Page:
When it comes to climate change, the media, politicians, and other prominent voices have declared that “the science is settled.” In reality, the long game of telephone from research to reports to the popular media is corrupted by misunderstanding and misinformation. Core questions—about the way the climate is responding to our influence, and what the impacts will be—remain largely unanswered. The climate is changing, but the why and how aren’t as clear as you’ve probably been led to believe.

Now, one of America’s most distinguished scientists is clearing away the fog to explain what science really says (and doesn’t say) about our changing climate. In Unsettled: What Climate Science Tells Us, What It Doesn't, and Why It Matters, Steven Koonin draws upon his decades of experience—including as a top science advisor to the Obama administration—to provide up-to-date insights and expert perspective free from political agendas.

Fascinating, clear-headed, and full of surprises, this book gives readers the tools to both understand the climate issue and be savvier consumers of science media in general. Koonin takes readers behind the headlines to the more nuanced science itself, showing us where it comes from and guiding us through the implications of the evidence. He dispels popular myths and unveils little-known truths: despite a dramatic rise in greenhouse gas emissions, global temperatures actually decreased from 1940 to 1970. What’s more, the models we use to predict the future aren’t able to accurately describe the climate of the past, suggesting they are deeply flawed.

Koonin also tackles society’s response to a changing climate, using data-driven analysis to explain why many proposed “solutions” would be ineffective, and discussing how alternatives like adaptation and, if necessary, geoengineering will ensure humanity continues to prosper. Unsettled is a reality check buoyed by hope, offering the truth about climate science that you aren’t getting elsewhere—what we know, what we don’t, and what it all means for our future.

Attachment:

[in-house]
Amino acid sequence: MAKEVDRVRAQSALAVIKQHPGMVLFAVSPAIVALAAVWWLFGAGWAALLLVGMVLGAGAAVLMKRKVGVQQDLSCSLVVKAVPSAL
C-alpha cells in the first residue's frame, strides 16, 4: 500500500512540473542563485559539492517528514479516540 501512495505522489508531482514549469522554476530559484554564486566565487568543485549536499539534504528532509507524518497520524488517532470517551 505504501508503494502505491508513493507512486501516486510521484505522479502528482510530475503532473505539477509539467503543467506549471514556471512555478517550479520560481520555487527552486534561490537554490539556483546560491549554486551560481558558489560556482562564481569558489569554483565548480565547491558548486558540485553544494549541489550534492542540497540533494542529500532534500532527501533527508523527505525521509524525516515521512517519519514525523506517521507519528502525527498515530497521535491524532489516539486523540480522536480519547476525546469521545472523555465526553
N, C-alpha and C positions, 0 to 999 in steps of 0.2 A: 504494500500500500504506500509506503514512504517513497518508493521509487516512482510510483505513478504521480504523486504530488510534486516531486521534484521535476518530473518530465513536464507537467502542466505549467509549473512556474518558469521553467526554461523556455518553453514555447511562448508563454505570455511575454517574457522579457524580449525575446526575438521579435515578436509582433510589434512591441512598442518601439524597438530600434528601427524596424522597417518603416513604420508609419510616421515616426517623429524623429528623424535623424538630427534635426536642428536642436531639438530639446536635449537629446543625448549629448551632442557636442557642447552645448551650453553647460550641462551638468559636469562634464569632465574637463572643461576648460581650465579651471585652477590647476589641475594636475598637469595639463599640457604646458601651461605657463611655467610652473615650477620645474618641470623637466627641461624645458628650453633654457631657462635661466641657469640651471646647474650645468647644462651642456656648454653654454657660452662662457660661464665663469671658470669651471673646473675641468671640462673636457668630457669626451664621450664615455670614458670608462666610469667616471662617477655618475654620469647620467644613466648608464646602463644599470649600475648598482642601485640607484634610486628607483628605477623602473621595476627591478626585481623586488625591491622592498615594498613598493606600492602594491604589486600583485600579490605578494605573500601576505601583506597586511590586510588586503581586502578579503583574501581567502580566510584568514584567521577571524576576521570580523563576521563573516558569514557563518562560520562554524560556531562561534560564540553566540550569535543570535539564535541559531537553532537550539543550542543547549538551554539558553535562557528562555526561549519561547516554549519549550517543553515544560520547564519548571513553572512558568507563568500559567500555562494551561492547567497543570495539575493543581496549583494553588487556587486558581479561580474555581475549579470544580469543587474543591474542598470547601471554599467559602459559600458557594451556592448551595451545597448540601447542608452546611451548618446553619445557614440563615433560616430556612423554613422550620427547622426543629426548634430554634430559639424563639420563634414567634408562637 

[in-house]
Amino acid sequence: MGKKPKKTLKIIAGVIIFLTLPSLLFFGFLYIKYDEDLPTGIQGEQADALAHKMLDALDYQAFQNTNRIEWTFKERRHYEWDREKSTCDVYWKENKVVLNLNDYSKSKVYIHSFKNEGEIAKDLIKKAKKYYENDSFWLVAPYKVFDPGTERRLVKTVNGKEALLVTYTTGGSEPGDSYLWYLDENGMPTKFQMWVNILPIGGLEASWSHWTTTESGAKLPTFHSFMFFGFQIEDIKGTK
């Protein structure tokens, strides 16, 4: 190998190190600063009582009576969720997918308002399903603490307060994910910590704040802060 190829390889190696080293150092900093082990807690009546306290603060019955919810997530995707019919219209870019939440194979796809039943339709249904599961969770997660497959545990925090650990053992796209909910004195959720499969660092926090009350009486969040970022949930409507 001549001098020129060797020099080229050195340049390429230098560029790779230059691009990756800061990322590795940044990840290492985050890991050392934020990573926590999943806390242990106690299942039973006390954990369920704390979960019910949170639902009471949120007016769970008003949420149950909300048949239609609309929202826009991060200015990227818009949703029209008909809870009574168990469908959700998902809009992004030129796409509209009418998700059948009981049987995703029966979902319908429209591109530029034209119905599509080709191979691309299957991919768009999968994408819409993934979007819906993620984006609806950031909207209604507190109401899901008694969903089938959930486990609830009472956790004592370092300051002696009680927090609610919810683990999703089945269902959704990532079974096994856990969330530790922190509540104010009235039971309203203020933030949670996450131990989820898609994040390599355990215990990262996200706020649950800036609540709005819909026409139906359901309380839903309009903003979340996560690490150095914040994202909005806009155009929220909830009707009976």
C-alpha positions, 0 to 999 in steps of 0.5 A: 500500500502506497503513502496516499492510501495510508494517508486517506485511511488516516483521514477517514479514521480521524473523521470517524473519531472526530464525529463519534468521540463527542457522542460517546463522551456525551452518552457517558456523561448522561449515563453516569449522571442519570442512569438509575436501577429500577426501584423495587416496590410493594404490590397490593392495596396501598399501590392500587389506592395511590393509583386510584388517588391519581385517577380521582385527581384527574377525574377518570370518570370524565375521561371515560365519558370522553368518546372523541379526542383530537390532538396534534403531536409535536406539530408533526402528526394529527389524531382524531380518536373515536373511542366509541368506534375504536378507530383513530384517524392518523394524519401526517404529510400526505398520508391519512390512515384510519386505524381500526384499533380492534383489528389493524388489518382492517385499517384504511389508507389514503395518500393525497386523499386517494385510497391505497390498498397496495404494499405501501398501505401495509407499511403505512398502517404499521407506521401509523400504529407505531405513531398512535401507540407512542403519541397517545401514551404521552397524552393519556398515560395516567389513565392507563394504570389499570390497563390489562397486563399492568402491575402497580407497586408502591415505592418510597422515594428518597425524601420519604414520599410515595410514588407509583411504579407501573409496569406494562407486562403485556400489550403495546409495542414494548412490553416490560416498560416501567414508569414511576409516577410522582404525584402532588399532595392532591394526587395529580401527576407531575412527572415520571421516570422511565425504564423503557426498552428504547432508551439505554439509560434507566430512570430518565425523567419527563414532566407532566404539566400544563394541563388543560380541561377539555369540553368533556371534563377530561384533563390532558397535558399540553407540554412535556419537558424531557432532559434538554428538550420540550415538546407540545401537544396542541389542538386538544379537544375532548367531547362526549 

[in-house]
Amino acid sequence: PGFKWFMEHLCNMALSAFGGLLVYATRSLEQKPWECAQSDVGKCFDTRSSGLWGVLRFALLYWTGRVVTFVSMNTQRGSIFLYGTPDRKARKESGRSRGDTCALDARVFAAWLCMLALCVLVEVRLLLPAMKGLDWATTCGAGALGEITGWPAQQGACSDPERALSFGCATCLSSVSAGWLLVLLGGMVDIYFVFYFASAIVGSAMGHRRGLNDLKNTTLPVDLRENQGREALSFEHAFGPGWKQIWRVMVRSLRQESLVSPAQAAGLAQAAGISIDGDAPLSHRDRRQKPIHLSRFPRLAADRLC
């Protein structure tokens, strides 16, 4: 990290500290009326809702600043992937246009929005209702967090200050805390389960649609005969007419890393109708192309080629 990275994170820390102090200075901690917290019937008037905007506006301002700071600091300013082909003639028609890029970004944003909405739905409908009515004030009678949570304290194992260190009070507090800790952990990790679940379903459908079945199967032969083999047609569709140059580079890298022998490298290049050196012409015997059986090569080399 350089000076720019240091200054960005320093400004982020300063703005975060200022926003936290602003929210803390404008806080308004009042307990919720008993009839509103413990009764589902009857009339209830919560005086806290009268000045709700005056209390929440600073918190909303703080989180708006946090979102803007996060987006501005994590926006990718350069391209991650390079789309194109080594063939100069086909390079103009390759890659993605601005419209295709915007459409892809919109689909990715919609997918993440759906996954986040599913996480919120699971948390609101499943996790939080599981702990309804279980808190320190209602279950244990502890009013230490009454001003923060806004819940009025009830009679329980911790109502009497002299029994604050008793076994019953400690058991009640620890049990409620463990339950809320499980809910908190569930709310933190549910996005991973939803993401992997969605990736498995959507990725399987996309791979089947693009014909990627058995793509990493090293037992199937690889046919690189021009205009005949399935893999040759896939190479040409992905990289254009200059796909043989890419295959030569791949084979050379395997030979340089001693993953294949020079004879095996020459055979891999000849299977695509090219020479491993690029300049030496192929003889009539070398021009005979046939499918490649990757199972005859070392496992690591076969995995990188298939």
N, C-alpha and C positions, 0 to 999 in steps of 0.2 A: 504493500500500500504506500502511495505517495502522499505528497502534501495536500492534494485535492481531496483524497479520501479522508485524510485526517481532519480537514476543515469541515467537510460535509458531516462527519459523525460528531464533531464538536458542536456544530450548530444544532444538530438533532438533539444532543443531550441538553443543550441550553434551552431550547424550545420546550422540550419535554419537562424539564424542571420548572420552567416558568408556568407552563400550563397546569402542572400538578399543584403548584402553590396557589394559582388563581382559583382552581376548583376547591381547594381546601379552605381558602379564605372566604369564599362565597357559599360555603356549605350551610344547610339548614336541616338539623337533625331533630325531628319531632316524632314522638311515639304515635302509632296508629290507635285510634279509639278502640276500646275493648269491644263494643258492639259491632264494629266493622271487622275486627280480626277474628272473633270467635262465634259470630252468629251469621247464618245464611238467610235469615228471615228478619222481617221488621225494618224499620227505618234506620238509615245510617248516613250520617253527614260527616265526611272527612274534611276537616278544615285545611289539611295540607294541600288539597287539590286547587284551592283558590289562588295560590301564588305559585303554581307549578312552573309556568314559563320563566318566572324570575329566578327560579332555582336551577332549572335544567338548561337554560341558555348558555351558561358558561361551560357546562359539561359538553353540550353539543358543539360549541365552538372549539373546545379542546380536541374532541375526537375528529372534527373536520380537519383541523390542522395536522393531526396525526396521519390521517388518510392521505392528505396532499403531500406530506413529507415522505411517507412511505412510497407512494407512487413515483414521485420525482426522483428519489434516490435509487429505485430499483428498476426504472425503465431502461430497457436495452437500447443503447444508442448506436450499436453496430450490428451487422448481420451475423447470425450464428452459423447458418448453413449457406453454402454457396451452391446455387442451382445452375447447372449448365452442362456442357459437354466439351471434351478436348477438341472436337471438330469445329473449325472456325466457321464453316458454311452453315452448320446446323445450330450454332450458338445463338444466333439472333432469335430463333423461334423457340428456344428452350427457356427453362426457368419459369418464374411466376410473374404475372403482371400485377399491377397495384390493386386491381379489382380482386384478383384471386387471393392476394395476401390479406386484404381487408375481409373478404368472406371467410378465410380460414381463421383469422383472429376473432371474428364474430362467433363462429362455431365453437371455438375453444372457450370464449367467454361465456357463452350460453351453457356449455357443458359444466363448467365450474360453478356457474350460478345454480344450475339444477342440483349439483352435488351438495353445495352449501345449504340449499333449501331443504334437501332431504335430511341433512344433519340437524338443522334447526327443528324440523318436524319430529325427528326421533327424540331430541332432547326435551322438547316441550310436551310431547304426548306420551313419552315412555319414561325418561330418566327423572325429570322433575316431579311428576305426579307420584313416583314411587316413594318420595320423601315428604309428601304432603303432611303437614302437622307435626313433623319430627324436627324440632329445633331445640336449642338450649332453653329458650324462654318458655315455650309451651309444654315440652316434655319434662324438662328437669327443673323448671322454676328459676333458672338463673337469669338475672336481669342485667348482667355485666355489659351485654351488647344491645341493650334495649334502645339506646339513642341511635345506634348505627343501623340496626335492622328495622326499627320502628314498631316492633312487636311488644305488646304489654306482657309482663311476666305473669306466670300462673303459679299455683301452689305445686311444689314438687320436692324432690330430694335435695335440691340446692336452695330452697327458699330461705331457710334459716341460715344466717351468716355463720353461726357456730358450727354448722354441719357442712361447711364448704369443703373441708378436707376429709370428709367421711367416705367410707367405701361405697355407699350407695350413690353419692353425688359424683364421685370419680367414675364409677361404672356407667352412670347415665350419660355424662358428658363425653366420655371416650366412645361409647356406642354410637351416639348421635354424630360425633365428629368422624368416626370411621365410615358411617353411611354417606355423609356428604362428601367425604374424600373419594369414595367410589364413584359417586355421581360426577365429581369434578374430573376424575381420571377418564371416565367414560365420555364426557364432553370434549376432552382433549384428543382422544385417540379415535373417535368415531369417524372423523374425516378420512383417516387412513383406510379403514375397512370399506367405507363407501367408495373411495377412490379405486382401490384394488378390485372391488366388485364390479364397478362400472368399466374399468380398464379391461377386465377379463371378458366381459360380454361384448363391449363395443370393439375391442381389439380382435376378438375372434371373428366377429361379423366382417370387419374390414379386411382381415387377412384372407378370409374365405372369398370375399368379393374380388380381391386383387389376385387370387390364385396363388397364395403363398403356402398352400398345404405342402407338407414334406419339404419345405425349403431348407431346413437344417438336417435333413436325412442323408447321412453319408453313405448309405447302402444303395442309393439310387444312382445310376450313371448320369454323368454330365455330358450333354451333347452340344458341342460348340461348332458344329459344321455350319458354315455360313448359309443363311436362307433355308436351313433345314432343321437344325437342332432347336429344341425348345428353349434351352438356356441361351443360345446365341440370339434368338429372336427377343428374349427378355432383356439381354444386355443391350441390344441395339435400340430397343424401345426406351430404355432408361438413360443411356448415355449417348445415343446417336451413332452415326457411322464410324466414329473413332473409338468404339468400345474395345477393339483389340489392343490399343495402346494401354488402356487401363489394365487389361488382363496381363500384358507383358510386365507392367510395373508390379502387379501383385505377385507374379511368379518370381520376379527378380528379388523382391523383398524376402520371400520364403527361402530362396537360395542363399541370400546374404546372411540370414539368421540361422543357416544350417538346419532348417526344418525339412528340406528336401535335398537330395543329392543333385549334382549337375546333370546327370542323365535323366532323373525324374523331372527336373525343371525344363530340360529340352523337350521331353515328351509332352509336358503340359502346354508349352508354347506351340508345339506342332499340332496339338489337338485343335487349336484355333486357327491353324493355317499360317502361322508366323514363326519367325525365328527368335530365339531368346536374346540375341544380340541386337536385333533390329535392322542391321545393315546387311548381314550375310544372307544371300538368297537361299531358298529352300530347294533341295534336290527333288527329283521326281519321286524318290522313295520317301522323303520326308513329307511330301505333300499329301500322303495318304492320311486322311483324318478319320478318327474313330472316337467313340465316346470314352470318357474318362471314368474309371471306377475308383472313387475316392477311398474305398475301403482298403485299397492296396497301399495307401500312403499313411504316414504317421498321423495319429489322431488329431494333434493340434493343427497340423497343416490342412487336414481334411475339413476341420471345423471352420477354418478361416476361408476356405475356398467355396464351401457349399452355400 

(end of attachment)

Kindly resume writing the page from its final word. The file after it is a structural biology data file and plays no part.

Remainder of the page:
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Old 05-05-2021, 12:15 PM
Location: Southern Highlands
2,218 posts, read 1,408,044 times
Reputation: 1938
Originally Posted by antinimby View Post
Don’t ban it but make it costly. Anyone who wants it can pay for it.
Done. (years ago.)
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Old 05-05-2021, 02:20 PM
Location: Fredericksburg, Va
5,363 posts, read 14,581,748 times
Reputation: 7846
There are MANY lovely "artificial" grasses out there, that take NO water. It's not like that green plastic stuff that used to pass for "astro-turf" in the past!

In desert areas, there should be no need to pour water on the yards!
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Old Today, 01:59 PM
Location: High Desert of California
538 posts, read 1,419,411 times
Reputation: 378
We live near the California side of Death Valley. Our valley is facing serious water issues and we may eventually end up importing water. Approximately 10 years ago, we removed the traditional grass and planted Xeriscape friendly plants on a drip system. Other than paying for a gardener to remove the weeds, we've been very happy with the arid loving plants.

BTW we'd have more water except the DWP built the pipeline that removed water from the Owens Valley which has significantly affected our local area.